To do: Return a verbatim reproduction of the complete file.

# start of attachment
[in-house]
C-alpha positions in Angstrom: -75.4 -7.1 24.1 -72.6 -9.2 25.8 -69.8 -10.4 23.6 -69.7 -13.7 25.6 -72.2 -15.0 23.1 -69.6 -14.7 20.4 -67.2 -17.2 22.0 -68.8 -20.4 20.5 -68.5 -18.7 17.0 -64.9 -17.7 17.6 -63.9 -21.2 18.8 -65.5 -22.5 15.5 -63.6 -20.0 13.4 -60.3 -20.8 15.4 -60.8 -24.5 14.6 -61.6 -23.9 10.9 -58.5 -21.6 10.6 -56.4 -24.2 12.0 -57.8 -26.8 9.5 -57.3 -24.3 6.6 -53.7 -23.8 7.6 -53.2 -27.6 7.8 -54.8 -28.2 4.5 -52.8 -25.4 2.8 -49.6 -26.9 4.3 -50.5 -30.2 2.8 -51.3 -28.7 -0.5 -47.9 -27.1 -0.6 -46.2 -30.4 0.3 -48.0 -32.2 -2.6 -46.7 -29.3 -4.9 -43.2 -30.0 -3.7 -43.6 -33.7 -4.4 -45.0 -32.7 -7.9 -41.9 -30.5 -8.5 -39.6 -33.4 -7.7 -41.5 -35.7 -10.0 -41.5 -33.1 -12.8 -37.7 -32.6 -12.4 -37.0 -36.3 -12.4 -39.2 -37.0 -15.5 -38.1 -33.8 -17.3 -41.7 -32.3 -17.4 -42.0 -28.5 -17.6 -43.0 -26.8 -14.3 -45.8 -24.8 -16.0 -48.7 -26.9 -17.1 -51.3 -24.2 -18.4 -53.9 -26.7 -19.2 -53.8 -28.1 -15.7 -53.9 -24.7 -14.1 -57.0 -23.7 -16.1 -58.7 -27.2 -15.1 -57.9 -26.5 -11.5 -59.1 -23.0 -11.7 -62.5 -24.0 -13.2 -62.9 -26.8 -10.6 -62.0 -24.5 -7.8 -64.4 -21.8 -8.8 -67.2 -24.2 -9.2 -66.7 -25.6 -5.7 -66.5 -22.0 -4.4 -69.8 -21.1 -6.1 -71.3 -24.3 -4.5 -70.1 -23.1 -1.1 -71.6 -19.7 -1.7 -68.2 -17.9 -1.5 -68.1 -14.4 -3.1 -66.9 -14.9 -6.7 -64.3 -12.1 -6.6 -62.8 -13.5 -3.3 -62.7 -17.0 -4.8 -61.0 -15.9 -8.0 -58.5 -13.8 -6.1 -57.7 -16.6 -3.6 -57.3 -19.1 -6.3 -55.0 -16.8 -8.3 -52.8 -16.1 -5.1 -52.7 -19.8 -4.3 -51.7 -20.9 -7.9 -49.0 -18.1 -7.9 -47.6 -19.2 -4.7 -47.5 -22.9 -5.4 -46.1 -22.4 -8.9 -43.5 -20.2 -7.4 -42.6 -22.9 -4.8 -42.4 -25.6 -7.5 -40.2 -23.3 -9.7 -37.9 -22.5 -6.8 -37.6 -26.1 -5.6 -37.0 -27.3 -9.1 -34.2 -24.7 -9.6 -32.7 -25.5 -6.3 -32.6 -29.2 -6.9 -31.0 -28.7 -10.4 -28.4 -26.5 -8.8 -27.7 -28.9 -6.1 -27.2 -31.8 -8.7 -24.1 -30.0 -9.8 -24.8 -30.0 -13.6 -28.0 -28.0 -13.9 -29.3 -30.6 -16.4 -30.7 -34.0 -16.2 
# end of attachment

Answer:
[in-house]
C-alpha positions in Angstrom: -75.4 -7.1 24.1 -72.6 -9.2 25.8 -69.8 -10.4 23.6 -69.7 -13.7 25.6 -72.2 -15.0 23.1 -69.6 -14.7 20.4 -67.2 -17.2 22.0 -68.8 -20.4 20.5 -68.5 -18.7 17.0 -64.9 -17.7 17.6 -63.9 -21.2 18.8 -65.5 -22.5 15.5 -63.6 -20.0 13.4 -60.3 -20.8 15.4 -60.8 -24.5 14.6 -61.6 -23.9 10.9 -58.5 -21.6 10.6 -56.4 -24.2 12.0 -57.8 -26.8 9.5 -57.3 -24.3 6.6 -53.7 -23.8 7.6 -53.2 -27.6 7.8 -54.8 -28.2 4.5 -52.8 -25.4 2.8 -49.6 -26.9 4.3 -50.5 -30.2 2.8 -51.3 -28.7 -0.5 -47.9 -27.1 -0.6 -46.2 -30.4 0.3 -48.0 -32.2 -2.6 -46.7 -29.3 -4.9 -43.2 -30.0 -3.7 -43.6 -33.7 -4.4 -45.0 -32.7 -7.9 -41.9 -30.5 -8.5 -39.6 -33.4 -7.7 -41.5 -35.7 -10.0 -41.5 -33.1 -12.8 -37.7 -32.6 -12.4 -37.0 -36.3 -12.4 -39.2 -37.0 -15.5 -38.1 -33.8 -17.3 -41.7 -32.3 -17.4 -42.0 -28.5 -17.6 -43.0 -26.8 -14.3 -45.8 -24.8 -16.0 -48.7 -26.9 -17.1 -51.3 -24.2 -18.4 -53.9 -26.7 -19.2 -53.8 -28.1 -15.7 -53.9 -24.7 -14.1 -57.0 -23.7 -16.1 -58.7 -27.2 -15.1 -57.9 -26.5 -11.5 -59.1 -23.0 -11.7 -62.5 -24.0 -13.2 -62.9 -26.8 -10.6 -62.0 -24.5 -7.8 -64.4 -21.8 -8.8 -67.2 -24.2 -9.2 -66.7 -25.6 -5.7 -66.5 -22.0 -4.4 -69.8 -21.1 -6.1 -71.3 -24.3 -4.5 -70.1 -23.1 -1.1 -71.6 -19.7 -1.7 -68.2 -17.9 -1.5 -68.1 -14.4 -3.1 -66.9 -14.9 -6.7 -64.3 -12.1 -6.6 -62.8 -13.5 -3.3 -62.7 -17.0 -4.8 -61.0 -15.9 -8.0 -58.5 -13.8 -6.1 -57.7 -16.6 -3.6 -57.3 -19.1 -6.3 -55.0 -16.8 -8.3 -52.8 -16.1 -5.1 -52.7 -19.8 -4.3 -51.7 -20.9 -7.9 -49.0 -18.1 -7.9 -47.6 -19.2 -4.7 -47.5 -22.9 -5.4 -46.1 -22.4 -8.9 -43.5 -20.2 -7.4 -42.6 -22.9 -4.8 -42.4 -25.6 -7.5 -40.2 -23.3 -9.7 -37.9 -22.5 -6.8 -37.6 -26.1 -5.6 -37.0 -27.3 -9.1 -34.2 -24.7 -9.6 -32.7 -25.5 -6.3 -32.6 -29.2 -6.9 -31.0 -28.7 -10.4 -28.4 -26.5 -8.8 -27.7 -28.9 -6.1 -27.2 -31.8 -8.7 -24.1 -30.0 -9.8 -24.8 -30.0 -13.6 -28.0 -28.0 -13.9 -29.3 -30.6 -16.4 -30.7 -34.0 -16.2 